There is also a widespread belief in conspiracy theories. The chairman of Birmingham Central Mosque argued earlier this week that we are headed towards a Stalinist/Nazi Police State and that this can be seen in the arrests of those accused of plotting to behead a British Muslim soldier. He predicts that they will not be charged and have been arrested to justify Britain's repression of Muslims. Given that there are more examples (21/7, the Manchester plots, the liquid explosive plot) of arrests which lead to charges than those which do not (Forest Gate) the assumption that charges are unlikely to follow is difficult to justify. Also, the idea that arresting then releasing people without charge in high profile raids is an effective strategy to justify anti-terror legislation is hard to defend given the widespread coverage of the failure to charge those arrested at Forest Gate. This is pure paranoia from someone supposed to be a bastion of mainstream, moderate, British Islam.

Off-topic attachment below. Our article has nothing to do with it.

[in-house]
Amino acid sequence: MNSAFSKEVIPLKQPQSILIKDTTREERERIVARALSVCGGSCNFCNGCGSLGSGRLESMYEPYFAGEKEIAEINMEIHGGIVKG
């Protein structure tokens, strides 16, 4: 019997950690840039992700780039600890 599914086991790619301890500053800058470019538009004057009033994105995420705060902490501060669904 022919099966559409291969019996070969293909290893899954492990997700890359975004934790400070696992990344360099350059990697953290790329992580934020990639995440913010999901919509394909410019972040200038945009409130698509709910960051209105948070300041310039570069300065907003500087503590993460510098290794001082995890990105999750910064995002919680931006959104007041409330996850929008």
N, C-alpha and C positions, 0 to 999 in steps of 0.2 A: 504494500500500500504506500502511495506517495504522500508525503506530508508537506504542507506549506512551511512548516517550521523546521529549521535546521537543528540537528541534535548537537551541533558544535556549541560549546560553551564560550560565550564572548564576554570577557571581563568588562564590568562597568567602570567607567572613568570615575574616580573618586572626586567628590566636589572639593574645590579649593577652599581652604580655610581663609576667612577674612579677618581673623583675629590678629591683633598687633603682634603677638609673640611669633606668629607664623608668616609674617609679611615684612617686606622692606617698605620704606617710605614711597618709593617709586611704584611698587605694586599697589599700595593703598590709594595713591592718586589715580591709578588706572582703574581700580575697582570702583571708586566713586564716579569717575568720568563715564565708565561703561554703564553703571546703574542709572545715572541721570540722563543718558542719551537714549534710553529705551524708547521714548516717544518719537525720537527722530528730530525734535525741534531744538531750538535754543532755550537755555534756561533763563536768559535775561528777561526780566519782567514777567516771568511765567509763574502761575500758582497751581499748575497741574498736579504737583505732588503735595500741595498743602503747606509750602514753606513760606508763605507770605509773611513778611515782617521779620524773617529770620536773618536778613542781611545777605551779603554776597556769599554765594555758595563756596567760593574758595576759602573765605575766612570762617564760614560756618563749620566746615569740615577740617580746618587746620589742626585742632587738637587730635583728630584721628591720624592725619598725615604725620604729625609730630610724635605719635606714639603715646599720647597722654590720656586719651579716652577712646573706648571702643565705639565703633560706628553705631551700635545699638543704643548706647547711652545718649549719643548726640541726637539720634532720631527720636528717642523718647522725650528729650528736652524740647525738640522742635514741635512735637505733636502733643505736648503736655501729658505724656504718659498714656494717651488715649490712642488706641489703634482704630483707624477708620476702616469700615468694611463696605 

I think that the hyper-sensitivity to criticism or mockery, the view that any war which involves a Muslim state is a war on Muslims and the conspiracy theories are all part of a common problem. A sort of solidarity which refuses to attribute genuine evil to fellow Muslims and, therefore, looks to either deny its existence via conspiracy theories or explain it away as originating in persecution by others. This solidarity creates a feeling of injustice which, in a minority, feeds into further evil and creates the need for new explanations and persecution. New security measures, such as profiling at airports, are needed to prevent terrorism and these, because they are necessarily targeted at the population from which terrorists are recruited, reinforce this vicious cycle. As such, the root cause of these problems is a solidarity among Muslims which was, perhaps, a source of strength in their expansion but now makes responding to decline in traditional Muslim societies and living in a liberal democratic country deeply difficult for them; Islamism is one response to these problems.